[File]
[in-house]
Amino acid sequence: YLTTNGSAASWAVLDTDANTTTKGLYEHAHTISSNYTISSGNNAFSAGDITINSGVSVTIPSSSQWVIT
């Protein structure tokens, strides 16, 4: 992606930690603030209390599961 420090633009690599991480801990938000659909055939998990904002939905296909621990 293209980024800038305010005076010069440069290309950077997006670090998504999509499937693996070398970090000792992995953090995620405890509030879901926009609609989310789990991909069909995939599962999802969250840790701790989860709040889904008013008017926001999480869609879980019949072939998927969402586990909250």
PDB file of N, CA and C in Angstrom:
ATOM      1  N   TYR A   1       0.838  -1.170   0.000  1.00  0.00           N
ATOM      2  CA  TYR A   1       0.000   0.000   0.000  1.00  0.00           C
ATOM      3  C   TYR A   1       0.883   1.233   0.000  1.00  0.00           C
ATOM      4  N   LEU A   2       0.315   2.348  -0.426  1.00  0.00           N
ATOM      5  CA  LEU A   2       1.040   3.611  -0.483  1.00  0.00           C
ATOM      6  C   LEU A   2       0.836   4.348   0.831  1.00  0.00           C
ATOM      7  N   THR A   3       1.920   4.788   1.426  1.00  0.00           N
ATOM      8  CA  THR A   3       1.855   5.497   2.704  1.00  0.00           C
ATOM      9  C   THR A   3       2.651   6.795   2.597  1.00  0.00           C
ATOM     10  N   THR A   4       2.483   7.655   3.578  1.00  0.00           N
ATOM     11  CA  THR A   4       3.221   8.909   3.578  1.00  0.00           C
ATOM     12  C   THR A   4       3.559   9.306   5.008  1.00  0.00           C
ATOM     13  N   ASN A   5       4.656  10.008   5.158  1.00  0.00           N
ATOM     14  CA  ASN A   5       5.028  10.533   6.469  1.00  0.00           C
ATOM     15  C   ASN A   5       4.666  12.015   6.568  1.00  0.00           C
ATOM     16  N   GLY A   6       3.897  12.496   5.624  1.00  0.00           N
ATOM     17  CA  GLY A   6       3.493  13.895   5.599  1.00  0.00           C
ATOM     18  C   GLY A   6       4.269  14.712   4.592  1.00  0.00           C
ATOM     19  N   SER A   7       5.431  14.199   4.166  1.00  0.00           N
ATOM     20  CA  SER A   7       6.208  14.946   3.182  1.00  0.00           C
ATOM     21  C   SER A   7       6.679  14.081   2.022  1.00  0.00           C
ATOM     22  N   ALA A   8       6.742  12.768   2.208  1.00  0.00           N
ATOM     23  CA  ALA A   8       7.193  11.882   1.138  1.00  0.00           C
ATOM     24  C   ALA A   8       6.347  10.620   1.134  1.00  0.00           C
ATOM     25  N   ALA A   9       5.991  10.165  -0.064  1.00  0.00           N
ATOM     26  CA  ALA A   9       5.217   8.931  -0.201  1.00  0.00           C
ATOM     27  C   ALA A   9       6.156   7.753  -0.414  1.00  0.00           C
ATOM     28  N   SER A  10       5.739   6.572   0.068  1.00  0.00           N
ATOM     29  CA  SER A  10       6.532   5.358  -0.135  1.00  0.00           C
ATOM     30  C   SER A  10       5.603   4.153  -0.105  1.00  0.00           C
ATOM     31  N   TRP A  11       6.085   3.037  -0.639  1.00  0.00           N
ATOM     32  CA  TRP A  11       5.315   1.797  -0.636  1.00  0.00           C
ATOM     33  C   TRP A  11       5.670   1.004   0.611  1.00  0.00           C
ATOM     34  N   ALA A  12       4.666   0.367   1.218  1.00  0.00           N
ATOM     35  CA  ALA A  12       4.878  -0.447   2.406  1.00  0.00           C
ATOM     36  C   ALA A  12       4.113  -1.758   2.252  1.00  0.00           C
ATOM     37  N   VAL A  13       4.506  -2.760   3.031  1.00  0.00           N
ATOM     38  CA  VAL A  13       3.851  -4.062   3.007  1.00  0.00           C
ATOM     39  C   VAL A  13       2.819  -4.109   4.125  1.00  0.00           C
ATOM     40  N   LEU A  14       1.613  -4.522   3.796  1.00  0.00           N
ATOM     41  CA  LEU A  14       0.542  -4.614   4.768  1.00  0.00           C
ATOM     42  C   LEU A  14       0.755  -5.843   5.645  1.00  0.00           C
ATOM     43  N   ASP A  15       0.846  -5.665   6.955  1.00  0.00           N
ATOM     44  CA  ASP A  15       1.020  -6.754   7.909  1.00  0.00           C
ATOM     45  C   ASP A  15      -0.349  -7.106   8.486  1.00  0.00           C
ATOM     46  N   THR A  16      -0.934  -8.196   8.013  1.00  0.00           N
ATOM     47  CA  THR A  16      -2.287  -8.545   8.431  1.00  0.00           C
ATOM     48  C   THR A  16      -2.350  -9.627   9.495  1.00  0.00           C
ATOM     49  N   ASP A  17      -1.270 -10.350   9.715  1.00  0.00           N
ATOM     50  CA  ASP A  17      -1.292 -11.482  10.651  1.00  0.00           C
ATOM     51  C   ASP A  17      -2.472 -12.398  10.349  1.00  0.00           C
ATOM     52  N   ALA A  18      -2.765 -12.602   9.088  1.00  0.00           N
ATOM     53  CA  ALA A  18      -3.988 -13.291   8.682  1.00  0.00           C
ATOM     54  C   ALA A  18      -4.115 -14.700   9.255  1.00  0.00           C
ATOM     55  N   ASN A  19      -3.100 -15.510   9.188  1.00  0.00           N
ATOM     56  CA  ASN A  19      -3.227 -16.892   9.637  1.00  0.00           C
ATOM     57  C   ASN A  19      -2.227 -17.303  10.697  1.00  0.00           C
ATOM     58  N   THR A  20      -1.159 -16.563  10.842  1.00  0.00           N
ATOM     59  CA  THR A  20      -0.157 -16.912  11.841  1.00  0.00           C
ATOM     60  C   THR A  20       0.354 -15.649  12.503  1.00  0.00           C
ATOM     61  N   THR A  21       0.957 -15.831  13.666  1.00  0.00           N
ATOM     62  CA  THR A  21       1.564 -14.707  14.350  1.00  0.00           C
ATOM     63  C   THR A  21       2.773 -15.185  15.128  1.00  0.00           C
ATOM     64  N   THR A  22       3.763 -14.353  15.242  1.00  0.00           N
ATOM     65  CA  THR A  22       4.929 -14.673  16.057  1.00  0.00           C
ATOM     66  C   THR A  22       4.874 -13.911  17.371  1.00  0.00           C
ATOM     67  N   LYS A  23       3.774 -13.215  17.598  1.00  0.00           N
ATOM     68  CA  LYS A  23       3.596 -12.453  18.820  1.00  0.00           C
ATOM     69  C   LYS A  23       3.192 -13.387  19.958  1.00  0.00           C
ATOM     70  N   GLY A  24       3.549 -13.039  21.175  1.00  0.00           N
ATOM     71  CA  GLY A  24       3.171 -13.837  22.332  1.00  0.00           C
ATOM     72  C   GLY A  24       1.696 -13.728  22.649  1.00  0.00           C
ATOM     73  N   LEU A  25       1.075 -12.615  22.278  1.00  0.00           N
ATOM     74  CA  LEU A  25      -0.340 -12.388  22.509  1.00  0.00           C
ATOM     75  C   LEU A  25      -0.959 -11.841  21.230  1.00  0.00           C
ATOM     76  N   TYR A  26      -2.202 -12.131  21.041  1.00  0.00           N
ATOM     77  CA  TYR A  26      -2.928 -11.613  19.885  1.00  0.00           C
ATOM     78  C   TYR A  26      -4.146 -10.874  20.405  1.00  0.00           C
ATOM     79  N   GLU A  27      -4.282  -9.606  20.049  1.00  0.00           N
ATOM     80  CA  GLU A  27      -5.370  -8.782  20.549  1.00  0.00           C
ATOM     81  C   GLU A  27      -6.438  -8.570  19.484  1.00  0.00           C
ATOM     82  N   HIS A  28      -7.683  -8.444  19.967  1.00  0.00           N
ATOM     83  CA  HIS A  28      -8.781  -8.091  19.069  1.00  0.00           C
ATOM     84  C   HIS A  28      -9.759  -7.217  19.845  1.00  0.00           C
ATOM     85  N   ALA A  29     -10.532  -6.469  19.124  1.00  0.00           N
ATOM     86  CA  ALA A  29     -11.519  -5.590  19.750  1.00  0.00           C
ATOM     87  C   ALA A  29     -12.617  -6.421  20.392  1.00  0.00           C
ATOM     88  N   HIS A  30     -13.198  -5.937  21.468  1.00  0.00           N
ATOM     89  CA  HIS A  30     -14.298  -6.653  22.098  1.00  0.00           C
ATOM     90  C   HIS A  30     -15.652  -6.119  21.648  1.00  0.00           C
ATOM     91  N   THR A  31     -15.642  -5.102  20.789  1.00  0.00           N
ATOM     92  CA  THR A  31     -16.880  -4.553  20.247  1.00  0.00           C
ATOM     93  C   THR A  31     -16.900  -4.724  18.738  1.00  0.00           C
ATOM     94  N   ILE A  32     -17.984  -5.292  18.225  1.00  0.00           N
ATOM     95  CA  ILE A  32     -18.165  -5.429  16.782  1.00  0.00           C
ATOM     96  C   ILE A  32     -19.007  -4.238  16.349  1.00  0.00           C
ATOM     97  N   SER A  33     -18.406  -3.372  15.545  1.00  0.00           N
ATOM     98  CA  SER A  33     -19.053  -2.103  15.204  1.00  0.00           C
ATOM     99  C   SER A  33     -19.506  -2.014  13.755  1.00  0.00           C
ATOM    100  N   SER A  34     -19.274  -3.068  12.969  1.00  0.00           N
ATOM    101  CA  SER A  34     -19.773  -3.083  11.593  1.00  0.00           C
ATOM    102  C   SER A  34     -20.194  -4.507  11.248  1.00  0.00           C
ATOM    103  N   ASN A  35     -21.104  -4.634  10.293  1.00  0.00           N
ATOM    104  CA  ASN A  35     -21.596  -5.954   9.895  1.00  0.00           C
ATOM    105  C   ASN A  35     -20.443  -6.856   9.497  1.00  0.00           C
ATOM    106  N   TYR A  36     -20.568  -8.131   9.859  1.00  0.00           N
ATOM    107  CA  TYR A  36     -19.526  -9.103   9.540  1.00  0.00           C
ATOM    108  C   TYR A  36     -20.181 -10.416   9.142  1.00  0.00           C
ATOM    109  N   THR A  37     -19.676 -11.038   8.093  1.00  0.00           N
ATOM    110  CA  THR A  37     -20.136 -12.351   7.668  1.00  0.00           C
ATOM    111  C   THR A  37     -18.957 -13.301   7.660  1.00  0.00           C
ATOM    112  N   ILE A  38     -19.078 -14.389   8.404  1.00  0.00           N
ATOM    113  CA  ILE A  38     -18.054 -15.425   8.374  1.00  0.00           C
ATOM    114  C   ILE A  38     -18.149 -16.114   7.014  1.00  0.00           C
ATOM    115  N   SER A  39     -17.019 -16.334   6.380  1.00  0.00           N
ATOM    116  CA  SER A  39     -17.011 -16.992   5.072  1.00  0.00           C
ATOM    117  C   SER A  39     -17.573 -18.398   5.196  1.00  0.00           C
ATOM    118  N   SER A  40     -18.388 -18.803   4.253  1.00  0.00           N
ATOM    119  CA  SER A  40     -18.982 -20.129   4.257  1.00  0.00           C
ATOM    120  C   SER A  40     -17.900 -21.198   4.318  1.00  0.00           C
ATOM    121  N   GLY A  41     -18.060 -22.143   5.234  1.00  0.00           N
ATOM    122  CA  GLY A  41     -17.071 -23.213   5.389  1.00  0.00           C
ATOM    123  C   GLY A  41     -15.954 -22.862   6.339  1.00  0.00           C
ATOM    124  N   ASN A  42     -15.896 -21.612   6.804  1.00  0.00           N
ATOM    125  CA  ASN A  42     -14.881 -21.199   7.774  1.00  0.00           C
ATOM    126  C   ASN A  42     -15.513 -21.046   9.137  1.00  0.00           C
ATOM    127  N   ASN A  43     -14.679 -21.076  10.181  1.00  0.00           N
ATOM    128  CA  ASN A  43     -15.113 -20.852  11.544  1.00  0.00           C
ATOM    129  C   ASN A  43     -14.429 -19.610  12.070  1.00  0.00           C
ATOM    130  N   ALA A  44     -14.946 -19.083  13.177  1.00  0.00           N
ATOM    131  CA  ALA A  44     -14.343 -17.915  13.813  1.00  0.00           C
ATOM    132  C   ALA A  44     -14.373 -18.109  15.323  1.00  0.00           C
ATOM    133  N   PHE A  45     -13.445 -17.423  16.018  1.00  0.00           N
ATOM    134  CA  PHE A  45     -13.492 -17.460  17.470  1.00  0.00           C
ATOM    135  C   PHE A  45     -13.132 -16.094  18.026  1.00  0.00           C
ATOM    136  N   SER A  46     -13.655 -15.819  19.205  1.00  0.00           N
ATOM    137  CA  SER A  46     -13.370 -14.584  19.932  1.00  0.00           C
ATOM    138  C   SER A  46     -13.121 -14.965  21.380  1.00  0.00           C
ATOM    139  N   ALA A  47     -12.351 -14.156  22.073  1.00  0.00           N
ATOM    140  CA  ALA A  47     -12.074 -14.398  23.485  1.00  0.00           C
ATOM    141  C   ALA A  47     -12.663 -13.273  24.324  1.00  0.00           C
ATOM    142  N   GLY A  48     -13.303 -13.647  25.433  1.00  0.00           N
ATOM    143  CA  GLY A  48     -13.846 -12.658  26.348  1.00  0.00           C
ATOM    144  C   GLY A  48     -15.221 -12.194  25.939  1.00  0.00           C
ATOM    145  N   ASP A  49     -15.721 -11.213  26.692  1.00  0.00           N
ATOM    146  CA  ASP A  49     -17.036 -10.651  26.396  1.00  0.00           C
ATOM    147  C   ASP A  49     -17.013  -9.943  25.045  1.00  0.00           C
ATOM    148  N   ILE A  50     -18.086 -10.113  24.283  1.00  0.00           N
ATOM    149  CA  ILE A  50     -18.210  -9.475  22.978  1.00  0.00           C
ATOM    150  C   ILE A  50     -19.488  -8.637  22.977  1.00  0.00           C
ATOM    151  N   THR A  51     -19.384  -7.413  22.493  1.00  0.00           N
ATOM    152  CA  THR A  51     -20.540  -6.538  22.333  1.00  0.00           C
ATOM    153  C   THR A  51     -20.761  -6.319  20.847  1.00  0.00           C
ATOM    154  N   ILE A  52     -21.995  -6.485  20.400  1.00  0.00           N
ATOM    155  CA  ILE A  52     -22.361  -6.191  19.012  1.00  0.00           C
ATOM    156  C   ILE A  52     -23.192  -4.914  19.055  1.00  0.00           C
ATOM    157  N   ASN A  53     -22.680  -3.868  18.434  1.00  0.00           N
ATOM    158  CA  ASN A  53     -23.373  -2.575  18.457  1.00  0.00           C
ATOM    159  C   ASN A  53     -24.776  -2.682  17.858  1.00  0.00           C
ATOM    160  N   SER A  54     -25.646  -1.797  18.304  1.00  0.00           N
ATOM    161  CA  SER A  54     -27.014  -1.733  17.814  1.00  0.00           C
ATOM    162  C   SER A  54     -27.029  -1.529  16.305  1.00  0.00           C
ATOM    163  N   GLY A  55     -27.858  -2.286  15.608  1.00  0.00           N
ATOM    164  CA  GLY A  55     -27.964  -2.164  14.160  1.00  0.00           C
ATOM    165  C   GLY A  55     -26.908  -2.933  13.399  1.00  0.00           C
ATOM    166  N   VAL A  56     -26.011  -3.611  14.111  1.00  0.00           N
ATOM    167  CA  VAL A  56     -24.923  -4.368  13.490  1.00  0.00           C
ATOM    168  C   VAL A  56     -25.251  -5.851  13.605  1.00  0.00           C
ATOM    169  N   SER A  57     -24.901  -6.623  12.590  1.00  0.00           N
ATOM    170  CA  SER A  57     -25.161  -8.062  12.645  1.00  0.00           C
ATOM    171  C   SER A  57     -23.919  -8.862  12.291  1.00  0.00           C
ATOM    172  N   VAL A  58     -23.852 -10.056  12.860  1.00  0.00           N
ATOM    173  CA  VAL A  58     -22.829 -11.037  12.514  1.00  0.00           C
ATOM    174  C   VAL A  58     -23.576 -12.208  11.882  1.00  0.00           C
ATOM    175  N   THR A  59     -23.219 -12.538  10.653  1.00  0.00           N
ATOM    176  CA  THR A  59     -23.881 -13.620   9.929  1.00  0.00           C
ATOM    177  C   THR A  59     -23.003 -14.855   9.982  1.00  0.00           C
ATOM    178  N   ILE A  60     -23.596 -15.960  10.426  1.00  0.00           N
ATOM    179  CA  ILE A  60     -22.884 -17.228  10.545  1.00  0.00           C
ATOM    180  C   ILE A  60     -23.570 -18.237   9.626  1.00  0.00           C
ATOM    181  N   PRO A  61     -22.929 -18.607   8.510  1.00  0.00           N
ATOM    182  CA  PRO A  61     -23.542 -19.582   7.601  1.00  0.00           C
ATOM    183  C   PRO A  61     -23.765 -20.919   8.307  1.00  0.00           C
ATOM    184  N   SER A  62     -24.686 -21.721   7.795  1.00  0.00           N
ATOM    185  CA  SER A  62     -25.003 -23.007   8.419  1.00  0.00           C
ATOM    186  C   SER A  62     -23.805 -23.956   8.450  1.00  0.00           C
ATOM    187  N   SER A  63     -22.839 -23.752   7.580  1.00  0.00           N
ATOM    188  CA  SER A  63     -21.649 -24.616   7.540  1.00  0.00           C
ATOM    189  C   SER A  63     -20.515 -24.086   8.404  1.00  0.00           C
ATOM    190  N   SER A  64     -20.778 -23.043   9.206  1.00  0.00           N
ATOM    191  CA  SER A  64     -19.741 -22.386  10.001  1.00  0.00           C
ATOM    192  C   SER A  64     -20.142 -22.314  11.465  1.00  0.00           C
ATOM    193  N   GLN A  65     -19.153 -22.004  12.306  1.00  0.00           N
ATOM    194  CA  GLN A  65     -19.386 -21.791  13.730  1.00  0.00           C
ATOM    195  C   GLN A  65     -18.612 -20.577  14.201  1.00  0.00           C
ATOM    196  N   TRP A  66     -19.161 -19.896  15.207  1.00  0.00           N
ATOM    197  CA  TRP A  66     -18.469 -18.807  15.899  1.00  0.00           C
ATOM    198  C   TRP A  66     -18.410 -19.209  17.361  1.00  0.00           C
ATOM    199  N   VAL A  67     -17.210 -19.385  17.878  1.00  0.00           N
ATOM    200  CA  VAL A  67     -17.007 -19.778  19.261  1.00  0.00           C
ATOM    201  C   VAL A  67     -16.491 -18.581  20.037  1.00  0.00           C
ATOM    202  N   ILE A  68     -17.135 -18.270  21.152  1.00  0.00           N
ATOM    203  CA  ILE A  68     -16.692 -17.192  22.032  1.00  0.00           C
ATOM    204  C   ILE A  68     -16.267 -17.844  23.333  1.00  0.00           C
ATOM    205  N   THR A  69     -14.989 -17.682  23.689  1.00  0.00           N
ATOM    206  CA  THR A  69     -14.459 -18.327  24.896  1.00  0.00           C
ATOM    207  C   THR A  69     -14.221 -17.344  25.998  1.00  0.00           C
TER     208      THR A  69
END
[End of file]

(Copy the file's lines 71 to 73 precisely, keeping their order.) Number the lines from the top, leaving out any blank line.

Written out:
ATOM     67  N   LYS A  23       3.774 -13.215  17.598  1.00  0.00           N
ATOM     68  CA  LYS A  23       3.596 -12.453  18.820  1.00  0.00           C
ATOM     69  C   LYS A  23       3.192 -13.387  19.958  1.00  0.00           C